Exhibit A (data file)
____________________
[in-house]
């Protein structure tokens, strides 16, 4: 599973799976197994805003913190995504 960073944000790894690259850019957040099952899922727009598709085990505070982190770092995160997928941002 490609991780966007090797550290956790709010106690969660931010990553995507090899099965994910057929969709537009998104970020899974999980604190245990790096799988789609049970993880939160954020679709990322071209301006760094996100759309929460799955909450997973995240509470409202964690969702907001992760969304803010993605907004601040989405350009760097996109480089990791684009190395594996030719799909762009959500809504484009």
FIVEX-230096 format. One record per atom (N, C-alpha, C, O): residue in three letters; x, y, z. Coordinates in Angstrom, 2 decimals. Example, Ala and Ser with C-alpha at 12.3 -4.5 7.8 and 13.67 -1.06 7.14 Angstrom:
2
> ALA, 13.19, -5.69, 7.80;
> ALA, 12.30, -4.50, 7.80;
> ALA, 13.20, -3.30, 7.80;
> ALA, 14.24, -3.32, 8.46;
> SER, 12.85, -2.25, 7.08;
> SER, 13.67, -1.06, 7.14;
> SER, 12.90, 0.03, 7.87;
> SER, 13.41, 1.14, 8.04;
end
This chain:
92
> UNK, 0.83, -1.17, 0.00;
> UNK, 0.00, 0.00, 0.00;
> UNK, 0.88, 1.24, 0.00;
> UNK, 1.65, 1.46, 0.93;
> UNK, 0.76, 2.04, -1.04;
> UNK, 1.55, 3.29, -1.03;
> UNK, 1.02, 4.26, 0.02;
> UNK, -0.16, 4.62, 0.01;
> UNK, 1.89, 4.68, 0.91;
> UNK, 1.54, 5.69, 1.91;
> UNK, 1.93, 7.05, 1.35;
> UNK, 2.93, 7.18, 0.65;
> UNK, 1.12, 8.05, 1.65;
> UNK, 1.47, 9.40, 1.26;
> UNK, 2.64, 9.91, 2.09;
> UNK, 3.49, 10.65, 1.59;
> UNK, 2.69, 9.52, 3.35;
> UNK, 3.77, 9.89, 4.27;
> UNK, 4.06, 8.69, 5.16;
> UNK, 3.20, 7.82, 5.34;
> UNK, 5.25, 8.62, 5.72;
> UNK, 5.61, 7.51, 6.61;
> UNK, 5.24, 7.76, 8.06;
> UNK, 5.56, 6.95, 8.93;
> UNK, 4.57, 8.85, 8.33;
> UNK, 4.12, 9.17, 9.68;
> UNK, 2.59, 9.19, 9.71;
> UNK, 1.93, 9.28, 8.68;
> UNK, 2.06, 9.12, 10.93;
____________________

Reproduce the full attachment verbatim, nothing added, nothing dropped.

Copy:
[in-house]
């Protein structure tokens, strides 16, 4: 599973799976197994805003913190995504 960073944000790894690259850019957040099952899922727009598709085990505070982190770092995160997928941002 490609991780966007090797550290956790709010106690969660931010990553995507090899099965994910057929969709537009998104970020899974999980604190245990790096799988789609049970993880939160954020679709990322071209301006760094996100759309929460799955909450997973995240509470409202964690969702907001992760969304803010993605907004601040989405350009760097996109480089990791684009190395594996030719799909762009959500809504484009």
FIVEX-230096 format. One record per atom (N, C-alpha, C, O): residue in three letters; x, y, z. Coordinates in Angstrom, 2 decimals. Example, Ala and Ser with C-alpha at 12.3 -4.5 7.8 and 13.67 -1.06 7.14 Angstrom:
2
> ALA, 13.19, -5.69, 7.80;
> ALA, 12.30, -4.50, 7.80;
> ALA, 13.20, -3.30, 7.80;
> ALA, 14.24, -3.32, 8.46;
> SER, 12.85, -2.25, 7.08;
> SER, 13.67, -1.06, 7.14;
> SER, 12.90, 0.03, 7.87;
> SER, 13.41, 1.14, 8.04;
end
This chain:
92
> UNK, 0.83, -1.17, 0.00;
> UNK, 0.00, 0.00, 0.00;
> UNK, 0.88, 1.24, 0.00;
> UNK, 1.65, 1.46, 0.93;
> UNK, 0.76, 2.04, -1.04;
> UNK, 1.55, 3.29, -1.03;
> UNK, 1.02, 4.26, 0.02;
> UNK, -0.16, 4.62, 0.01;
> UNK, 1.89, 4.68, 0.91;
> UNK, 1.54, 5.69, 1.91;
> UNK, 1.93, 7.05, 1.35;
> UNK, 2.93, 7.18, 0.65;
> UNK, 1.12, 8.05, 1.65;
> UNK, 1.47, 9.40, 1.26;
> UNK, 2.64, 9.91, 2.09;
> UNK, 3.49, 10.65, 1.59;
> UNK, 2.69, 9.52, 3.35;
> UNK, 3.77, 9.89, 4.27;
> UNK, 4.06, 8.69, 5.16;
> UNK, 3.20, 7.82, 5.34;
> UNK, 5.25, 8.62, 5.72;
> UNK, 5.61, 7.51, 6.61;
> UNK, 5.24, 7.76, 8.06;
> UNK, 5.56, 6.95, 8.93;
> UNK, 4.57, 8.85, 8.33;
> UNK, 4.12, 9.17, 9.68;
> UNK, 2.59, 9.19, 9.71;
> UNK, 1.93, 9.28, 8.68;
> UNK, 2.06, 9.12, 10.93;